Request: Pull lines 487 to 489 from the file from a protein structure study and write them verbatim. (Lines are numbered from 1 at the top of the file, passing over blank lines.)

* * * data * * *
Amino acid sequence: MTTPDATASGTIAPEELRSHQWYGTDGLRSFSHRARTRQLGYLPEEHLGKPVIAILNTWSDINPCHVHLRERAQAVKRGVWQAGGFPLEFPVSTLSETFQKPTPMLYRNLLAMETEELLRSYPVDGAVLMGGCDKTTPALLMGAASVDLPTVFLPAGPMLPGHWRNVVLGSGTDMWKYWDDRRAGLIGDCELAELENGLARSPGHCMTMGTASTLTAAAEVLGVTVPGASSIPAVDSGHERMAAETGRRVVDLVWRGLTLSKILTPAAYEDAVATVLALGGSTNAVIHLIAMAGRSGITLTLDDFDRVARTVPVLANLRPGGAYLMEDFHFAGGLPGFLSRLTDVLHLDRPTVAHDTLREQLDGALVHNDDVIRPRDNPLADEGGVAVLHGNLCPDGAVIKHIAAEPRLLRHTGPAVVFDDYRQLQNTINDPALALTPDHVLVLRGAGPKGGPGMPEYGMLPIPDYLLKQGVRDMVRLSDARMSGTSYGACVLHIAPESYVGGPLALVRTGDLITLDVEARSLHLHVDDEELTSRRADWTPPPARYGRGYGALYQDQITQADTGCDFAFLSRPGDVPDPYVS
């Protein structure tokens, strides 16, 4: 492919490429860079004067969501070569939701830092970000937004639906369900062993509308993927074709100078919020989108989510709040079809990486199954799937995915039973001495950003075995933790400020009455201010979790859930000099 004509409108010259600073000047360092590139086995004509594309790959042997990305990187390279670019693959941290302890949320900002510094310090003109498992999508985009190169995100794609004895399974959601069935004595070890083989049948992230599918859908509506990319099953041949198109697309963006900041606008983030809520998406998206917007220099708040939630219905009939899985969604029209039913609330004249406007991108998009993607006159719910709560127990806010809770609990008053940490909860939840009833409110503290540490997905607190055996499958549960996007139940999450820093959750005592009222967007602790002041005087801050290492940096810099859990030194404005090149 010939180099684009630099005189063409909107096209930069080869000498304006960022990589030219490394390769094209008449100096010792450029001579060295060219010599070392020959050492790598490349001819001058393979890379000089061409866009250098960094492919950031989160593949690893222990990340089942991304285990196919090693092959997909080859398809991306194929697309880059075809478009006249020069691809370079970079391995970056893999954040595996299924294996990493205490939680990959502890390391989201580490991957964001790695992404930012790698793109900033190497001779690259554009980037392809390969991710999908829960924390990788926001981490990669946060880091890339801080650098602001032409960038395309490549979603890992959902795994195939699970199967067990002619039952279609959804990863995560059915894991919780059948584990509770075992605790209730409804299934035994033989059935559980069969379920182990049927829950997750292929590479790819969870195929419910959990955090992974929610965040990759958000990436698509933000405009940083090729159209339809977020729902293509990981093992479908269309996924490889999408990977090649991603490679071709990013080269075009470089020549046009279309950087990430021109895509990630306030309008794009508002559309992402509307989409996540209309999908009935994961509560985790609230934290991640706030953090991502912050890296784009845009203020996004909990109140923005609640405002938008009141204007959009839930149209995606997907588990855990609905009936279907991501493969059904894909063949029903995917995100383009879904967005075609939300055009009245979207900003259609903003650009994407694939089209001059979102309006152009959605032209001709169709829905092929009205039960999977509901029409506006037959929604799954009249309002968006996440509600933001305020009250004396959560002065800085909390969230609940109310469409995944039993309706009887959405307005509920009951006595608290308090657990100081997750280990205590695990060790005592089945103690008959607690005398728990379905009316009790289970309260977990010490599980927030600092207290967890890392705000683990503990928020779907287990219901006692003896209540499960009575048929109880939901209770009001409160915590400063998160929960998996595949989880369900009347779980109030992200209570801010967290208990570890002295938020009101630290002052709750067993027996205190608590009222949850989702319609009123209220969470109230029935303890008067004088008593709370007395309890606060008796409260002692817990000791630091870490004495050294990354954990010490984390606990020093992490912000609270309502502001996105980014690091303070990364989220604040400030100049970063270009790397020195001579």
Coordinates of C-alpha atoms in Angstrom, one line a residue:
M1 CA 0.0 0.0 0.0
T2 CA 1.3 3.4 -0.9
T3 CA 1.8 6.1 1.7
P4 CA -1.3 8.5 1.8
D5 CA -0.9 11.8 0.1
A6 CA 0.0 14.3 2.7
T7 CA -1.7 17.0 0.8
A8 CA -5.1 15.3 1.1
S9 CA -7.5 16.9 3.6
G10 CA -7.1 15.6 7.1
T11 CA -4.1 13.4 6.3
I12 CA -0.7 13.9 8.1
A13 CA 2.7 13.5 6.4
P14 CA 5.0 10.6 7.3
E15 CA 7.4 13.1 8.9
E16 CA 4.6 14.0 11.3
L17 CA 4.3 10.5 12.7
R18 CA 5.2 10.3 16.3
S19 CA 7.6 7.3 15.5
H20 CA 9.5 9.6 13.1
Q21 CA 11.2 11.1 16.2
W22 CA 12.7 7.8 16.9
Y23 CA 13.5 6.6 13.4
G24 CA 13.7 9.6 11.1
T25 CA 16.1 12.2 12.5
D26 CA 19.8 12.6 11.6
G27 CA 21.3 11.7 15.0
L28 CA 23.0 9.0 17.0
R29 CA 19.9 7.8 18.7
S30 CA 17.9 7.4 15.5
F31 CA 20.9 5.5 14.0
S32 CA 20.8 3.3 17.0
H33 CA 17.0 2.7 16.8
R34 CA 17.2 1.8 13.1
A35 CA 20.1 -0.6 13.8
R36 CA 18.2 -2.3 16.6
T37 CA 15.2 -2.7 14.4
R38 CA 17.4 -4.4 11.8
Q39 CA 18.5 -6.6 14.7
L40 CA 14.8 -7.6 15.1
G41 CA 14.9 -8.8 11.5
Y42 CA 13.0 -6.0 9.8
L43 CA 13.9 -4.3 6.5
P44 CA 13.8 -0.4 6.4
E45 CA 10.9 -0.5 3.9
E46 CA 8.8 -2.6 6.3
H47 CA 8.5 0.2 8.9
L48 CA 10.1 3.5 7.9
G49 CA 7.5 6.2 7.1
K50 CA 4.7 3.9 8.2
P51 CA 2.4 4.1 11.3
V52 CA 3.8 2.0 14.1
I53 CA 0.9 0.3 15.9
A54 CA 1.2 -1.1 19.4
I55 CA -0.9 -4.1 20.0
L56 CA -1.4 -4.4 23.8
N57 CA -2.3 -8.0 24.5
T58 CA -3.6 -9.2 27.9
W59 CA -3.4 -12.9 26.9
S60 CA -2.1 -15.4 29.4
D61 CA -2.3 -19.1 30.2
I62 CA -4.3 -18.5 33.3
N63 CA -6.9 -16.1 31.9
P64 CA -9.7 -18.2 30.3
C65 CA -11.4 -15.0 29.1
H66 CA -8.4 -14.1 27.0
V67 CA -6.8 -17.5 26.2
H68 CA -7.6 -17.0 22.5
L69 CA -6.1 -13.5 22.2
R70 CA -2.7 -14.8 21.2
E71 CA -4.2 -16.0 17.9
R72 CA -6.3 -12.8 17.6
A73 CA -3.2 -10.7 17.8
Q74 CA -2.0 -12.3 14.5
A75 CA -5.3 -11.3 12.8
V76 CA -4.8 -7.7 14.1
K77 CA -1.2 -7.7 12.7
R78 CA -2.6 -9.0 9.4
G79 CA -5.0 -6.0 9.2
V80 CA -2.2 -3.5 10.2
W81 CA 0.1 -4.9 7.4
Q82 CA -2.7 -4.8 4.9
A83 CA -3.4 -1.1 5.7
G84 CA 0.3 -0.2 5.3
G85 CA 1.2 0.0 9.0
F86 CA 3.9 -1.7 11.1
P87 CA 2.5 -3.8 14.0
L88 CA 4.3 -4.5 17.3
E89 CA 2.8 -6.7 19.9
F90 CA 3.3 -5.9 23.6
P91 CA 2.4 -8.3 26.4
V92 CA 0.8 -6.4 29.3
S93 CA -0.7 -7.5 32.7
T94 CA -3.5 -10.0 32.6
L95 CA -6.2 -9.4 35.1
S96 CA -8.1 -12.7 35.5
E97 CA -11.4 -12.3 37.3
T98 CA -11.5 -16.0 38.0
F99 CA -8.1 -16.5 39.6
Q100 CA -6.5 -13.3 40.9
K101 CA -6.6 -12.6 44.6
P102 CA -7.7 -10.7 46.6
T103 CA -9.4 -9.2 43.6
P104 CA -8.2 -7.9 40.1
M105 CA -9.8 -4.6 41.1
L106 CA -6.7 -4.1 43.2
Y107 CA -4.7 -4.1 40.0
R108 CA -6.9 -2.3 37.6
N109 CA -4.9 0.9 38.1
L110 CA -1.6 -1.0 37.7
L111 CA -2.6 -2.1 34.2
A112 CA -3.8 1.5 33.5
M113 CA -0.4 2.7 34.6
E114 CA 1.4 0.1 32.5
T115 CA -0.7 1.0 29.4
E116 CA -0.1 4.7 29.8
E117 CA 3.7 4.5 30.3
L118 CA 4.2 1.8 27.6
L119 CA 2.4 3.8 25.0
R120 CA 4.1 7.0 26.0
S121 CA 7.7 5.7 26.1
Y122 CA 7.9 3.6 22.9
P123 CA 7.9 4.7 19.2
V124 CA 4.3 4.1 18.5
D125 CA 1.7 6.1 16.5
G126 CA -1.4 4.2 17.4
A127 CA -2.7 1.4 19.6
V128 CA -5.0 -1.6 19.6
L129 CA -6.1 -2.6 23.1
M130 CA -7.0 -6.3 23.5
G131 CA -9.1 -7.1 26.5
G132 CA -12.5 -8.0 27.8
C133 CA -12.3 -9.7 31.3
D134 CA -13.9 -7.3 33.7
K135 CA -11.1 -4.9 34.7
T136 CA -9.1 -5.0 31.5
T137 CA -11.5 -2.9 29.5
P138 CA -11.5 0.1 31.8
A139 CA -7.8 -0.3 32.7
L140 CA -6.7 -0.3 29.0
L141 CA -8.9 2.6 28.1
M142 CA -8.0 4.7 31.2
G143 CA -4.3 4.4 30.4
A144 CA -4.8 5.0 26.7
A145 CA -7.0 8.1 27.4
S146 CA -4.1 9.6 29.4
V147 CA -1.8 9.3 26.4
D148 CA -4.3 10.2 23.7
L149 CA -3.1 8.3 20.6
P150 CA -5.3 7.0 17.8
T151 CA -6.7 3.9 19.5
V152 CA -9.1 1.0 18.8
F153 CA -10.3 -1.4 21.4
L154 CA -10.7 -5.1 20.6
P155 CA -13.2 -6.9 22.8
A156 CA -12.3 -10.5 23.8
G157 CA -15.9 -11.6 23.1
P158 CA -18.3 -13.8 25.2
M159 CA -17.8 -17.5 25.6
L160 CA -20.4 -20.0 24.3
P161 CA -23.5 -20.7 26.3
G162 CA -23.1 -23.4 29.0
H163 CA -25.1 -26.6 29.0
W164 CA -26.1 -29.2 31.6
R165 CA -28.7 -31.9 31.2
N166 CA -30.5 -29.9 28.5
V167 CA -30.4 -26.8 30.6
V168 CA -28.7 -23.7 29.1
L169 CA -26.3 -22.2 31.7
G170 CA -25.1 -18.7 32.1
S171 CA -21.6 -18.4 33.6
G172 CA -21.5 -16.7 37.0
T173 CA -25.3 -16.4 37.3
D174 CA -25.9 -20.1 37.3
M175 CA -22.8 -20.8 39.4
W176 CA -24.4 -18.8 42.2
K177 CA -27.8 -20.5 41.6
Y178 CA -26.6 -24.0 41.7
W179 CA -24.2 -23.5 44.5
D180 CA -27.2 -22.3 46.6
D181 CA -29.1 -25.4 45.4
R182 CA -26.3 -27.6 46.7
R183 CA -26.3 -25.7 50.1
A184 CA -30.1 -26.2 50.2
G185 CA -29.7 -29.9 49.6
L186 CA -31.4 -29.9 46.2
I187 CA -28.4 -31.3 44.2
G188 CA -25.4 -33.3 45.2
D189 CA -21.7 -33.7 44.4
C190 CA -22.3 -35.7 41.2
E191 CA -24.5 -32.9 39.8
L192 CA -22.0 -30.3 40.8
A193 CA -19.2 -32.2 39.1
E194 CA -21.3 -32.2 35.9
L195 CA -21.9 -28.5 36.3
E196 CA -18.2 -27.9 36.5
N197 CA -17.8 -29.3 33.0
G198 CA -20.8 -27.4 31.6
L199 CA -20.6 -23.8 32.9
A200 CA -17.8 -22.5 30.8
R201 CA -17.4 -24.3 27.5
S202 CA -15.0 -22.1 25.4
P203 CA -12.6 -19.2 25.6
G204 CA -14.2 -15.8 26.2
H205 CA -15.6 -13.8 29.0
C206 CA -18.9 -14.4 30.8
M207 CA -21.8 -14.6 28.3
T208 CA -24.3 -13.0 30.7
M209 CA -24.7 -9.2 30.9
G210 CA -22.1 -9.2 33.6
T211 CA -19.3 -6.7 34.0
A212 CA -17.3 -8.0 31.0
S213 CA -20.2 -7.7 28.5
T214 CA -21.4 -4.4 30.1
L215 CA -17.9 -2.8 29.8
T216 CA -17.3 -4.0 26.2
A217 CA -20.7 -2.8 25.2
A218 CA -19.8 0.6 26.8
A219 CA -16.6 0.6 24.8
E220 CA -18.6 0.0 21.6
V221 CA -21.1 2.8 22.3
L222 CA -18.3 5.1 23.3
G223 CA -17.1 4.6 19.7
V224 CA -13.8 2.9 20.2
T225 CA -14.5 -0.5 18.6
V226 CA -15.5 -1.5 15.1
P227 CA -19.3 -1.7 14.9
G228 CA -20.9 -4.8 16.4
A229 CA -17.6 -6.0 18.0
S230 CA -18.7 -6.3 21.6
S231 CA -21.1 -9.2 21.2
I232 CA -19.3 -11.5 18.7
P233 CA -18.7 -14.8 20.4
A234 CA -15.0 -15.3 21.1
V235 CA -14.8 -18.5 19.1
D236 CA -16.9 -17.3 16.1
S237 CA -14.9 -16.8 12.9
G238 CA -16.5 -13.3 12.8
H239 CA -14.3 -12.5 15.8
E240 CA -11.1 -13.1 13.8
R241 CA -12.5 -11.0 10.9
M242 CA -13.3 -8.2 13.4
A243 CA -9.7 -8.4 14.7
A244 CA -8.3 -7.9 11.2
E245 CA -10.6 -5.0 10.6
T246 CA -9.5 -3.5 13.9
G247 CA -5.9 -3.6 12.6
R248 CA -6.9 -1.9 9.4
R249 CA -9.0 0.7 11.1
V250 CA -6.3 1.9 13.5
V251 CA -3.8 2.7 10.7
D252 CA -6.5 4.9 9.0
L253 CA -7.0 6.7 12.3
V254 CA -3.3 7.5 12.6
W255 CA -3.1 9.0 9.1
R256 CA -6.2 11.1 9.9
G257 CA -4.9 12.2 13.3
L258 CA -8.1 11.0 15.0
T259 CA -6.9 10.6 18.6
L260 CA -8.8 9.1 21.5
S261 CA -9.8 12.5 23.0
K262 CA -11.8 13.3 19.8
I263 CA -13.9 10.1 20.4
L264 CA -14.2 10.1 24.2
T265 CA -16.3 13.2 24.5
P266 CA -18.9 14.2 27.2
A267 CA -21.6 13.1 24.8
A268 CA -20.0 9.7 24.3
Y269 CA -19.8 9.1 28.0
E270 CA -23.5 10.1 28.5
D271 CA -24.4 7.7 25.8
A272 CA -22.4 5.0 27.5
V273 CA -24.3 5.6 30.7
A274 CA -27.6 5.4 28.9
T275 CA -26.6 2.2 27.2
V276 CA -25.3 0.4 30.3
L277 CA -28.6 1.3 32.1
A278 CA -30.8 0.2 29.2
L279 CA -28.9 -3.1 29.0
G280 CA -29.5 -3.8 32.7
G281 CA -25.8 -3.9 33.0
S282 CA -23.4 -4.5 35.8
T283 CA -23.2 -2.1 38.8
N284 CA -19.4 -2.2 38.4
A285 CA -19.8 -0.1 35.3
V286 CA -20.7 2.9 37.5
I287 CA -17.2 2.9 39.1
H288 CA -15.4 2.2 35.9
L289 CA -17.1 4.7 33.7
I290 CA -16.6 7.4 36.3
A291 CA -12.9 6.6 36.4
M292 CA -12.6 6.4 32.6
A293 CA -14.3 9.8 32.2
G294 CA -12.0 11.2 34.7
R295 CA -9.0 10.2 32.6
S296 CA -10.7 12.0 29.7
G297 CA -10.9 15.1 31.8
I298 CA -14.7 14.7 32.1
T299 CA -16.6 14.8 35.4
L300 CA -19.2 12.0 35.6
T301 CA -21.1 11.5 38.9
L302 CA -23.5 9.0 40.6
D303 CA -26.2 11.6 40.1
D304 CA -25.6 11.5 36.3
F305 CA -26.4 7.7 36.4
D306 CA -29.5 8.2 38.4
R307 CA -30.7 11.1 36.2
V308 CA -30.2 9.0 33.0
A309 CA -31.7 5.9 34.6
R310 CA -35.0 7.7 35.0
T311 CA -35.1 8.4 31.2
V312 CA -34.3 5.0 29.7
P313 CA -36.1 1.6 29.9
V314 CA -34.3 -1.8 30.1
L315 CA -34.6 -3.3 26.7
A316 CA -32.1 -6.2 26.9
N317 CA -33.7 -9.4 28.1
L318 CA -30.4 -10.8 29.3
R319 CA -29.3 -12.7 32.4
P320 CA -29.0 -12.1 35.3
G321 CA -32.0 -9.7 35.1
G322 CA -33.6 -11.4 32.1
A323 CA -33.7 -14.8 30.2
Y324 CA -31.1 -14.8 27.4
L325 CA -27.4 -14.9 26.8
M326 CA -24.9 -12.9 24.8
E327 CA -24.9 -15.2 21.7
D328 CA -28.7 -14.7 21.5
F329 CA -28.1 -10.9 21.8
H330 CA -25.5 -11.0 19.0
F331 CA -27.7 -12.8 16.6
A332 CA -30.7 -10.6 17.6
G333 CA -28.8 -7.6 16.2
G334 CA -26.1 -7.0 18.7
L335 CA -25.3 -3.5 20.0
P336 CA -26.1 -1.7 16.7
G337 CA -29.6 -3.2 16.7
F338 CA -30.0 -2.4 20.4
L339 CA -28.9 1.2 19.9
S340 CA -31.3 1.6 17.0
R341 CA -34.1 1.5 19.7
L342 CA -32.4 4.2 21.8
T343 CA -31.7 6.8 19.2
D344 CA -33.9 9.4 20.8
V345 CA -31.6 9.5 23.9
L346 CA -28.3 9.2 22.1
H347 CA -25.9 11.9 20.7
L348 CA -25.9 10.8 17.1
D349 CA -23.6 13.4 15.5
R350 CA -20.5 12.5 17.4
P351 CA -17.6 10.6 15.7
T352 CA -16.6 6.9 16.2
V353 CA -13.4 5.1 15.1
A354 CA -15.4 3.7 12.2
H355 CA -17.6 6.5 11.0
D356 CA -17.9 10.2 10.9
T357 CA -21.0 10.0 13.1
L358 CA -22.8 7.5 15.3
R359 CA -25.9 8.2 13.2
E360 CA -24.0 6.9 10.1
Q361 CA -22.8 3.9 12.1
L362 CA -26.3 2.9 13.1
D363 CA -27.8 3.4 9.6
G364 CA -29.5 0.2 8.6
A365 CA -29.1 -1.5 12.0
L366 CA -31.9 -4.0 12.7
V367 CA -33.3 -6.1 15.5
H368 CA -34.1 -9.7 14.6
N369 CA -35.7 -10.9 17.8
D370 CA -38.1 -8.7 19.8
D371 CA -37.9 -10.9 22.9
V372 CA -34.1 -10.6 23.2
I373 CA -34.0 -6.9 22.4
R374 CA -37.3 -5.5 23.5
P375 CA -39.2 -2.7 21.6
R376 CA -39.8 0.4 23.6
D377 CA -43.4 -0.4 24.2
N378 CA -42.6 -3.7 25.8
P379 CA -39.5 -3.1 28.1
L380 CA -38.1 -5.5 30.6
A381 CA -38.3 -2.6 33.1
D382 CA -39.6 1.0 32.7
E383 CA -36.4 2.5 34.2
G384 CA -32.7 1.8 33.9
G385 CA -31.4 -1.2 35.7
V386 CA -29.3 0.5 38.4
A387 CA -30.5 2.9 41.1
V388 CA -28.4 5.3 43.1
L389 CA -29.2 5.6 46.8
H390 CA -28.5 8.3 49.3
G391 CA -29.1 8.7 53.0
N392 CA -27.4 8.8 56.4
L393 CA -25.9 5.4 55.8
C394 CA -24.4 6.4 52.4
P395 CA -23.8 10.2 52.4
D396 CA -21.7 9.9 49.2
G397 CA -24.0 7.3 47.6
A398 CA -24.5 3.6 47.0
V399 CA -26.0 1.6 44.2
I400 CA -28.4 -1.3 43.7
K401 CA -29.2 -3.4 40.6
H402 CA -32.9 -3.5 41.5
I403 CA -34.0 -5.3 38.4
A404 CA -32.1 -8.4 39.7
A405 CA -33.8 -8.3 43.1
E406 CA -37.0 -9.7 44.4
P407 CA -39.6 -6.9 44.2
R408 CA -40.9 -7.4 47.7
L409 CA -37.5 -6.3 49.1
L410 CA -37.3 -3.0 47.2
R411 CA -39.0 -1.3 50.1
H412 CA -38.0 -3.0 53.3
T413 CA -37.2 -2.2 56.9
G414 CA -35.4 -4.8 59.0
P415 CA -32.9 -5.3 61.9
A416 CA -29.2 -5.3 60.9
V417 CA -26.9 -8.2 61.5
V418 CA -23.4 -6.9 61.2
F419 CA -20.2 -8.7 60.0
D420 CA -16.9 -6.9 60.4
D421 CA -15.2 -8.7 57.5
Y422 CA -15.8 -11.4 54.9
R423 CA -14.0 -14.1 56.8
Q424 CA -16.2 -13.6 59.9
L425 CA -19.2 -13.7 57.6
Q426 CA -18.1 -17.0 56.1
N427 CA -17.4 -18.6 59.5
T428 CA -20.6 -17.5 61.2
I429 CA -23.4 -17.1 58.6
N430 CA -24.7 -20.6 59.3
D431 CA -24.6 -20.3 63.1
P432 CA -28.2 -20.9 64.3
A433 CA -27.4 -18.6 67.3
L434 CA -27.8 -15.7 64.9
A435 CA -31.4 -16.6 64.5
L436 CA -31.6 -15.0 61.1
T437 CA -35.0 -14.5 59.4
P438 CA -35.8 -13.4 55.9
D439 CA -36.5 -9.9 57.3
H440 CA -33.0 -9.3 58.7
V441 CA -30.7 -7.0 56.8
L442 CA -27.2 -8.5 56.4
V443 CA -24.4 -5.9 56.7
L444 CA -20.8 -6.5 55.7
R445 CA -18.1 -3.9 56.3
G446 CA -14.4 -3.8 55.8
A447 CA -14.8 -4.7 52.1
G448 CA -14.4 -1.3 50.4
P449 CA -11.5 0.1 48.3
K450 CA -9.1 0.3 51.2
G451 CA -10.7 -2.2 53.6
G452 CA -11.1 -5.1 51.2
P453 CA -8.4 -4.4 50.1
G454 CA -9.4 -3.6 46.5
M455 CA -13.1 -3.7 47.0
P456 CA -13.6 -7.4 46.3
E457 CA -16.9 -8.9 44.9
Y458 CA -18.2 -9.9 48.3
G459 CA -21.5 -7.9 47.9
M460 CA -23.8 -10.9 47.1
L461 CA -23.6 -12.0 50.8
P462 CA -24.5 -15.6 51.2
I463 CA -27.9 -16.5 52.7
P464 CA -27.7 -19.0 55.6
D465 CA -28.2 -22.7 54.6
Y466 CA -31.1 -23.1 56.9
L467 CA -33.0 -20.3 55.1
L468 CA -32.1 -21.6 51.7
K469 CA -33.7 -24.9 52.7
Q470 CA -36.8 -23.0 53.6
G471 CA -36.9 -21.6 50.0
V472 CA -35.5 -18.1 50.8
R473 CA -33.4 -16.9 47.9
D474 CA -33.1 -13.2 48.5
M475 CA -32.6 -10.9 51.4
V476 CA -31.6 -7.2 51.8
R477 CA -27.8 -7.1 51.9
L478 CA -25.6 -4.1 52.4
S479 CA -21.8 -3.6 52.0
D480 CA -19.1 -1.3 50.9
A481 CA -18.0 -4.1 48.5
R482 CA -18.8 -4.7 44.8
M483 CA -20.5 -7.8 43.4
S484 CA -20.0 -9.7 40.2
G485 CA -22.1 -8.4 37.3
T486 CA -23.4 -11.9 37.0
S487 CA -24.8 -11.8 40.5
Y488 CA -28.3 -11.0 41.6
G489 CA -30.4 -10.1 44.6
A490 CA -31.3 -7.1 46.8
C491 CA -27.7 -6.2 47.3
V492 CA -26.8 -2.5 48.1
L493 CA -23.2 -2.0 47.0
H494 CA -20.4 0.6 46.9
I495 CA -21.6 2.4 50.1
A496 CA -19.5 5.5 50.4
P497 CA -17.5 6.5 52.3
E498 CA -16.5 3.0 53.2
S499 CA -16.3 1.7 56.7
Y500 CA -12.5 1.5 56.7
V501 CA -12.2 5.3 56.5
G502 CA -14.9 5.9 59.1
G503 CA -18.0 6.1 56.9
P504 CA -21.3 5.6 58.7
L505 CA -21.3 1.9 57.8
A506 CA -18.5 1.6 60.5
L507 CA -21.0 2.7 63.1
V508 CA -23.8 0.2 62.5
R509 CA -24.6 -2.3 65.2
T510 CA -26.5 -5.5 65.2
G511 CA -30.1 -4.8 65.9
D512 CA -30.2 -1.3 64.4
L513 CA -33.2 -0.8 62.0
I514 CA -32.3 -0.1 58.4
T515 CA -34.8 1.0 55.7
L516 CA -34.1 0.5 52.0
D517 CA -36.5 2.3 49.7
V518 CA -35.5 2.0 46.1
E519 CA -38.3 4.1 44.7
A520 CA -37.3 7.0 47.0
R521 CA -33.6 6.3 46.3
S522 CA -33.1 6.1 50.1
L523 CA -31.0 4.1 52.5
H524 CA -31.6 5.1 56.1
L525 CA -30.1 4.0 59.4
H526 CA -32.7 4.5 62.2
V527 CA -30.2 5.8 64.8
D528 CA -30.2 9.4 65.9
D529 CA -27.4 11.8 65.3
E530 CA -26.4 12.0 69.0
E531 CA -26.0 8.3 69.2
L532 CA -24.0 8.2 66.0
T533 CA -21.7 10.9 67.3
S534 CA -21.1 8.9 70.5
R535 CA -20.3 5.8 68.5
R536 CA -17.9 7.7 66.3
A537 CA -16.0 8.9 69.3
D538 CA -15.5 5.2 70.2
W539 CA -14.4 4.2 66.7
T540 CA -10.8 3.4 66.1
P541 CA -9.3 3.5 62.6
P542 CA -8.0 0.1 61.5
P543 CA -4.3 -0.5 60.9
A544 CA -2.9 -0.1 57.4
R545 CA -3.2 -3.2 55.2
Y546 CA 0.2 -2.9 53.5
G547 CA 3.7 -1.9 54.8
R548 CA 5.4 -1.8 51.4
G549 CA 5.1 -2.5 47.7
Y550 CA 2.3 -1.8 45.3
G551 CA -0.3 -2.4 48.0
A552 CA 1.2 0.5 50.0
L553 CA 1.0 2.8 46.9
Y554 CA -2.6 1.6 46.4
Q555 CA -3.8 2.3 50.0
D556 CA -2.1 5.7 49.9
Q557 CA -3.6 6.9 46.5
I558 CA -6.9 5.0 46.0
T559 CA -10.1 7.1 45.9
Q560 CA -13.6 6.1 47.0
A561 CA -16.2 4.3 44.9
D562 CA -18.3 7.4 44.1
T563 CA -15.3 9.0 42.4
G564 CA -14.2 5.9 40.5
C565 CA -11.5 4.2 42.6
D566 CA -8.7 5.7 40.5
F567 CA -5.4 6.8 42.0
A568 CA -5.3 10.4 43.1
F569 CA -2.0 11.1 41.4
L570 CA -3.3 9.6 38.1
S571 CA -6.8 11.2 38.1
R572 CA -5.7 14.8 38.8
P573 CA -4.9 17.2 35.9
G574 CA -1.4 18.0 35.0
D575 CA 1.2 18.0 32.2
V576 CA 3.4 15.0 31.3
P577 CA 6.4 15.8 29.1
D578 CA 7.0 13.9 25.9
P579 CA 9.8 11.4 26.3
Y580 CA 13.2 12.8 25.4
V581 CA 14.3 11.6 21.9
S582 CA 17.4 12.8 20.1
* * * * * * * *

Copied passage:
S484 CA -20.0 -9.7 40.2
G485 CA -22.1 -8.4 37.3
T486 CA -23.4 -11.9 37.0